Meals, Meal-time

melz: Bread materials, bread-making and baking in the Orient are dealt with under BREAD (which see). For food-stuffs in use among the Hebrews in Bible times more specifically see FOOD. This article aims to be complementary, dealing especially with the methods of preparing and serving food and times of meals among the ancient Hebrews.

The Book of Judges gives a fair picture of the early formative period of the Hebrew people and their ways of living. It is a picture of semi-savagery--of the life and customs of free desert tribes. In 1 Samuel we note a distinct step forward, but the domestic and cultural life is still low and crude. When they are settled in Palestine and come in contact with the most cultured people of the day, the case is different. Most that raised these Semitic invaders above the dull, crude existence of fellahin, in point of civilization, was due to the people for whom the land was named (Macalister, Hist of Civilization in Pal). From that time on various foreign influences played their several parts in modification of Hebrew life and customs. A sharp contrast illustrative of the primitive beginnings and the growth of luxury in Israel in the preparation and use of foods may be seen by a comparison of 2Sa 17:28 f with 1Ki 4:22 f.

I. Methods of Preparing Food.

1. Cereals:


See LEAVEN.

Another simple way of preparing the grain was to soak it in water, or boil it slightly, and then, after drying and crushing it, to serve it as the dish called "groats" is served among western peoples.

The kneading of the dough preparatory to baking was done doubtless, as it is now in the East, by pressing it between the hands or by passing it from hand to hand; except that in Egypt, as the monuments show, it was put in "baskets" and trodden with the feet, as grapes in the wine press. (This is done in Paris bakeries to this day.)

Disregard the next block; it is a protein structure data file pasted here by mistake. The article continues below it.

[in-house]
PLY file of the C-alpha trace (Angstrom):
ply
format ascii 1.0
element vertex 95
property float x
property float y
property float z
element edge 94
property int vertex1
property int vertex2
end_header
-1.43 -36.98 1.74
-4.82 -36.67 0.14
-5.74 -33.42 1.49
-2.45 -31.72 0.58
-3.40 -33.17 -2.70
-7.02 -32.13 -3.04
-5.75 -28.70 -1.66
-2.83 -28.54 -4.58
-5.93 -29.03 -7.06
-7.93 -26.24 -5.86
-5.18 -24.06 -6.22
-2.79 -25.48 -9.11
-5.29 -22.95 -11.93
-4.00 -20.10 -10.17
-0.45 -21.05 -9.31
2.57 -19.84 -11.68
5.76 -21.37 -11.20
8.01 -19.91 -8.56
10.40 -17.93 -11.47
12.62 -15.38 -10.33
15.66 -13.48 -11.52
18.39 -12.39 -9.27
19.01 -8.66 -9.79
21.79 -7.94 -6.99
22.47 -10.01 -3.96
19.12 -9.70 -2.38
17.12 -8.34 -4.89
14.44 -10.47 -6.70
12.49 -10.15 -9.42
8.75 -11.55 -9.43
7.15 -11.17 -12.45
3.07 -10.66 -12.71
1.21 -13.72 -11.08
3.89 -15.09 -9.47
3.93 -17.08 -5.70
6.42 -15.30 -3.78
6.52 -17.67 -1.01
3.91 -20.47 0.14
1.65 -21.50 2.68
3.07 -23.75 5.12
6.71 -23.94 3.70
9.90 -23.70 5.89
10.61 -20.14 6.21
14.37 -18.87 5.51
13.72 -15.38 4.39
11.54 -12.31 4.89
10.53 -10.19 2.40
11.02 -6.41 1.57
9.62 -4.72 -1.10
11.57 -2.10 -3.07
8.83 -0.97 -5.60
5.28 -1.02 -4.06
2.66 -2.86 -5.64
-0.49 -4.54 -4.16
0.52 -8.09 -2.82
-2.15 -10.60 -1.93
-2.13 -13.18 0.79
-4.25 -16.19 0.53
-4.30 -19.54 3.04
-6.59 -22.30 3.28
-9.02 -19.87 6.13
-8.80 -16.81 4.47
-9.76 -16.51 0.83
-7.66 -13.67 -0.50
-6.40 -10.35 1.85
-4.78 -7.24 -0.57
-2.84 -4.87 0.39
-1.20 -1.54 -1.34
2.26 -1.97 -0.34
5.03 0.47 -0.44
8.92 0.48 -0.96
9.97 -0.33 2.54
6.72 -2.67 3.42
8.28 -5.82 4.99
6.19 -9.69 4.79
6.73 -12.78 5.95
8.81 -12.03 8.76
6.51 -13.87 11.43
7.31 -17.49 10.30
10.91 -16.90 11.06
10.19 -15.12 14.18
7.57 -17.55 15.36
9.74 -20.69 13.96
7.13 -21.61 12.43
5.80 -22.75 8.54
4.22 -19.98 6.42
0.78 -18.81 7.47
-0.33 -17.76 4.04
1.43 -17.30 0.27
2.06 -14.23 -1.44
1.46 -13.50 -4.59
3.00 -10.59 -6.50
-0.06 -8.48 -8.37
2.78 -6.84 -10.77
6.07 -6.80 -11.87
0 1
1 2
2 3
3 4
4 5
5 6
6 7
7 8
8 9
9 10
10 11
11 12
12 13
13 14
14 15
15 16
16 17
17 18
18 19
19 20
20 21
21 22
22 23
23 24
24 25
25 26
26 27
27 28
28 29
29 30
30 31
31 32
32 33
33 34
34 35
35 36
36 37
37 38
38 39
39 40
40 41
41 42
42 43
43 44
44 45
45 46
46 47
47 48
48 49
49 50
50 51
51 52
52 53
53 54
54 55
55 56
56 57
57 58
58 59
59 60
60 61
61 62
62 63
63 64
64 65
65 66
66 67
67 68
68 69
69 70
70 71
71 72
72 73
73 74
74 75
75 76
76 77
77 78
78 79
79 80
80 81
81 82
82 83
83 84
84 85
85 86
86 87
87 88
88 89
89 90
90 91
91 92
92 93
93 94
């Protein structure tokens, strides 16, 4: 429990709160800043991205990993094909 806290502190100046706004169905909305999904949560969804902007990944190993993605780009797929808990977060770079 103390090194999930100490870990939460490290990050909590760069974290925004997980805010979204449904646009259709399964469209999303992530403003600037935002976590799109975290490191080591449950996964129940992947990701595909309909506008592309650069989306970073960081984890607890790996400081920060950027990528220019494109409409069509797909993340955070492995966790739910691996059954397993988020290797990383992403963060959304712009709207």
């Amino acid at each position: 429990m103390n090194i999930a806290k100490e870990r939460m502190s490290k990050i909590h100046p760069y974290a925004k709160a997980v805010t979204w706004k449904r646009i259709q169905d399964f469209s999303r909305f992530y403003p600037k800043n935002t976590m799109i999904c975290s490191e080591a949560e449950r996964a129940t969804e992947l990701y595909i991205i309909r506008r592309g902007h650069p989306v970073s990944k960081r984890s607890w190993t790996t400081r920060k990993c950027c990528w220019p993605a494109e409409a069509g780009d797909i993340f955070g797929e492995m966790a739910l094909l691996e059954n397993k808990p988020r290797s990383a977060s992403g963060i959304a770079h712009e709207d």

See BREAD; FOOD.

2. Vegetables:

Lentils, several kinds of beans, and a profusion of vegetables, wild and cultivated, were prepared and eaten in various ways. The lentils were sometimes roasted, as they are today, and eaten like "parched corn." They were sometimes stewed like beans, and flavored with onions and other ingredients, no doubt, as we find done in Syria today (compare Ge 25:29,34), and sometimes ground and made into bread (Eze 4:9; compare Zeitschrift des Deutschen Palastina-Vereins, IX, 4). The wandering Israelites in the wilderness looked back wistfully on the cucumbers, melons, leeks, onions and garlic of Egypt (Nu 11:5), and later we find all of these used for food in Palestine How many other things were prepared and used for food by them may be gathered from the Mishna, our richest source of knowledge on the subject.

3. Meat:

The flesh of animals--permission to eat which it would seem was first given to Noah after the deluge (Ge 1:29 f; 9:3 f)--was likewise prepared and used in various ways:

(a) Roasting was much in vogue, indeed was probably the oldest of all methods of preparing such food. At first raw meat was laid upon hot stones from which the embers had been removed, as in the case of the "cake baken on the hot stones" (1Ki 19:6 the Revised Version margin; compare Ho 7:8, "a cake not turned"), and sometimes underneath with a covering of ashes. The fish that the disciples found prepared for them by the Sea of Galilee (Joh 21:9) was, in exception to this rule, cooked on the live coals themselves. A more advanced mode of roasting was by means of a spit of green wood or iron (for baking in ovens, see FOOD).